Well, it is in communication with something outside of me, whether it is specters, spirits, aliens or angels. I can’t say for sure. I do know, however, that it shapes the pattern of reality that I walk through.

What other materials would you like to explore?
For ages, I have wanted to move into film, as well as a more analog approach. I have been working on making an analog version of Photoshop with layers of transparencies painted to alter the collage.

Do you dream a lot? If so, can you describe some good images? Do you think people share dreams?
Dreams have actually been my major work arena as of late: abstracted emotions transmitting on the theta wavelength of the brain. Slowed down, the brain starts becoming more receptive to new information and insights. I do think we can astrally connect on this level, so it stands to reason that ESP would be much more active during this state. My goal is to have constant theta-state waking dreams.

Tell me more about your obsession with B-movies. Can you describe your fascination with Videodrome? It is one of my favorite movies, too. But, James, you really take it to the limits!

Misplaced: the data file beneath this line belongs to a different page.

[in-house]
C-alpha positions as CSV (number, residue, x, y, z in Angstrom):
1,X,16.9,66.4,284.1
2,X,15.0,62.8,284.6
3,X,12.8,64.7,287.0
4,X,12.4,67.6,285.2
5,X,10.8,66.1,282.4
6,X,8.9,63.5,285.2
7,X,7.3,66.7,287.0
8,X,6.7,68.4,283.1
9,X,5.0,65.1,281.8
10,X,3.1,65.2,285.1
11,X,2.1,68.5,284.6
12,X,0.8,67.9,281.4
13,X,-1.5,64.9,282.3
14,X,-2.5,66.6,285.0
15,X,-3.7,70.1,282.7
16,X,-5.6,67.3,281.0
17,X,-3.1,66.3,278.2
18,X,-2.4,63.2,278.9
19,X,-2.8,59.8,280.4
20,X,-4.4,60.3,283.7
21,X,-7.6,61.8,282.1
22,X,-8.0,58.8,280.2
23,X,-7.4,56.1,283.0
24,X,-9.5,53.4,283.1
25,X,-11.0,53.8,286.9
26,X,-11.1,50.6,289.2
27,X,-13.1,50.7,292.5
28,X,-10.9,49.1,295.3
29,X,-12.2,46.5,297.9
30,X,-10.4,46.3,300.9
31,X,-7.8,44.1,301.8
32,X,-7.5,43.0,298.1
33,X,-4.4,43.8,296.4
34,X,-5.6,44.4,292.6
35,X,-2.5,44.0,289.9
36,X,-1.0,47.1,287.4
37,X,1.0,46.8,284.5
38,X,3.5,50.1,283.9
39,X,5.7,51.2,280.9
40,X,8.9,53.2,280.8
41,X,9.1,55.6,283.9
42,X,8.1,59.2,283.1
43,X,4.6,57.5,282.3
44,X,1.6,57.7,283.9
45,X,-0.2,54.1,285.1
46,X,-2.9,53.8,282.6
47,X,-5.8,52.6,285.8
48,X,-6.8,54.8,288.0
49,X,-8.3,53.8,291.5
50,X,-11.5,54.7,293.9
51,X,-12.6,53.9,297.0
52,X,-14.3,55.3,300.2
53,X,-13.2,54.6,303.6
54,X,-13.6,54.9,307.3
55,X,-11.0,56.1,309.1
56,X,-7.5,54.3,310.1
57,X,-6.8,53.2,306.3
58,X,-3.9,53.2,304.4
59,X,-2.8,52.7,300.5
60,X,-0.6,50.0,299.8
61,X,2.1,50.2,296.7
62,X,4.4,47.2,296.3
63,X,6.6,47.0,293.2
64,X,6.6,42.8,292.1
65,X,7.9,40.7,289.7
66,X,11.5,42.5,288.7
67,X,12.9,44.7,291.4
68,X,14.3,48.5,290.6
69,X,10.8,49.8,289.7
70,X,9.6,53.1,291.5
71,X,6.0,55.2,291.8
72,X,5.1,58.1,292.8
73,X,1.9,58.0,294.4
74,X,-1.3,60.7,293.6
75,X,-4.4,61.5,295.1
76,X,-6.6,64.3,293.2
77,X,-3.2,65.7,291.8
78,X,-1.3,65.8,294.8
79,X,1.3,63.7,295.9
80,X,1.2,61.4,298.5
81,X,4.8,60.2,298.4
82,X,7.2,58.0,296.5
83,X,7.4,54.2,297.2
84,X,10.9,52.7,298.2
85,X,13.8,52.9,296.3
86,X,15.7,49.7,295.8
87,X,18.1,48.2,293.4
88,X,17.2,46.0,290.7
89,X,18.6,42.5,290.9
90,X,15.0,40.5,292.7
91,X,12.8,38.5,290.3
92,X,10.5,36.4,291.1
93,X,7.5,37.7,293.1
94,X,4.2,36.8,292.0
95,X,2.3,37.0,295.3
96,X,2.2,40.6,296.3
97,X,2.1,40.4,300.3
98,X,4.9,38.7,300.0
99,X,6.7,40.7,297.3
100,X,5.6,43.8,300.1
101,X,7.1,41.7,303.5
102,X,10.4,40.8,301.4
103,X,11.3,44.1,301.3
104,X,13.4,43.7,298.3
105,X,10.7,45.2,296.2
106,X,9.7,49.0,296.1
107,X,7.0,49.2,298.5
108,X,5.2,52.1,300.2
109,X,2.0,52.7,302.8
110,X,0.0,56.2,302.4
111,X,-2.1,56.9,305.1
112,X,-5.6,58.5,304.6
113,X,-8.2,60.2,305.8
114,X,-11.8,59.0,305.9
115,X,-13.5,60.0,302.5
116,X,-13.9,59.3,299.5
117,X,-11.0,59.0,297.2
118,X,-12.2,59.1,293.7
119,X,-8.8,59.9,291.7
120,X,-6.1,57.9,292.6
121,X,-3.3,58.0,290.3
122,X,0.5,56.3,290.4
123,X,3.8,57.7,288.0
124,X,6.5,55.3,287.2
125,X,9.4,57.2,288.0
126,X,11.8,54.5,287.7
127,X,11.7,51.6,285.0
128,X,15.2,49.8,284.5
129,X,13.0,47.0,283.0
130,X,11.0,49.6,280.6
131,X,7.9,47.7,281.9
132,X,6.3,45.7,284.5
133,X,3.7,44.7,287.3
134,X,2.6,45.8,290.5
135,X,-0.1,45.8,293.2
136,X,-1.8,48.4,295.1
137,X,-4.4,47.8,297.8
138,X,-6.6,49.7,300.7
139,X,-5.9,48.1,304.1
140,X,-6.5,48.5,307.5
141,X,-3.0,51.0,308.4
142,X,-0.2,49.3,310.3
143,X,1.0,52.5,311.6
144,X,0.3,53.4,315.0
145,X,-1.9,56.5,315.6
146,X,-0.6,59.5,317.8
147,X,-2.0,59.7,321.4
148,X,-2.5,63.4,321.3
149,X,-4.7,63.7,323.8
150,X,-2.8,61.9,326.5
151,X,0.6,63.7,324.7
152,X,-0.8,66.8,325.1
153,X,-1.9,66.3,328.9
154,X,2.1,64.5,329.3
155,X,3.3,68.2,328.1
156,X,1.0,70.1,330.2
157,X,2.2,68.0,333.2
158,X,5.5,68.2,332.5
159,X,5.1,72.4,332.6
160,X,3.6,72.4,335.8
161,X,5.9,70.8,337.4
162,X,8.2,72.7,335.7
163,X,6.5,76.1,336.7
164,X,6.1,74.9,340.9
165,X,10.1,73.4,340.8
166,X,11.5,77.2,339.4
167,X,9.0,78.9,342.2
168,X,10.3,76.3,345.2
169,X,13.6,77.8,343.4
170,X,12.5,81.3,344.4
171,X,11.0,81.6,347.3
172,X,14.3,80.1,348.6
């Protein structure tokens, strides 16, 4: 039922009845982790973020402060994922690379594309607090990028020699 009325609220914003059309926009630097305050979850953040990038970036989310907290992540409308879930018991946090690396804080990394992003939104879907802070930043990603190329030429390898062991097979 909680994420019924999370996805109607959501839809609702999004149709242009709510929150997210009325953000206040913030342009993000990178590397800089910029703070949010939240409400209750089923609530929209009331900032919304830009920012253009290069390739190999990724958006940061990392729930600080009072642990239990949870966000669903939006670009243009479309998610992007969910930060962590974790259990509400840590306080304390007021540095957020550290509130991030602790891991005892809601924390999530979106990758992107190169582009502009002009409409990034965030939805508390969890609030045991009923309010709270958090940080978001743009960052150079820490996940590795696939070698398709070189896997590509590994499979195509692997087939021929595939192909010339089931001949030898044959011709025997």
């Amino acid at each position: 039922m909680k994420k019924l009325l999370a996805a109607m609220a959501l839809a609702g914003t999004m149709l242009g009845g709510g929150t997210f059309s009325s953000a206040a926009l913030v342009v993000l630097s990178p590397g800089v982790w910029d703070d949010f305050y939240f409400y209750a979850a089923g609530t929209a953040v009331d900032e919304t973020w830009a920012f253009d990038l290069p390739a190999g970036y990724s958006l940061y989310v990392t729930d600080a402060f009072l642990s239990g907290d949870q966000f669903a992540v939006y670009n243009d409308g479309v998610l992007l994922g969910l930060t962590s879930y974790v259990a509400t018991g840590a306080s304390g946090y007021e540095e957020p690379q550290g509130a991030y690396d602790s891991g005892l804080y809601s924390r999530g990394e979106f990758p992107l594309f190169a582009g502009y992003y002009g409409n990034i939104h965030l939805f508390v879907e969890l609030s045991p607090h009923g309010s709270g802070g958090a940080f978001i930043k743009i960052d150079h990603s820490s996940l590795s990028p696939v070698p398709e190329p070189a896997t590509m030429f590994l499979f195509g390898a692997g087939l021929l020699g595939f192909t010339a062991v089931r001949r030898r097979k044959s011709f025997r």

Where do I start with Videodrome? It’s a perfect modern myth for us to live by: the idea that reality is malleable, capable of being altered through thought and dictated by electromagnetic information beamed across via the TV, or, in our case, the internet. The concept of the New Flesh really resonates with me. I think it’s because it actually is an age-old longing for humans to be able to shift out of this mortal self and have the experience of spirit-in-flesh rather than just the body-dreaming-of-spirit. Max Renn becomes the Christ figure, the transformation of the body into spirit, the immortal mortal, so to speak. How rad is that?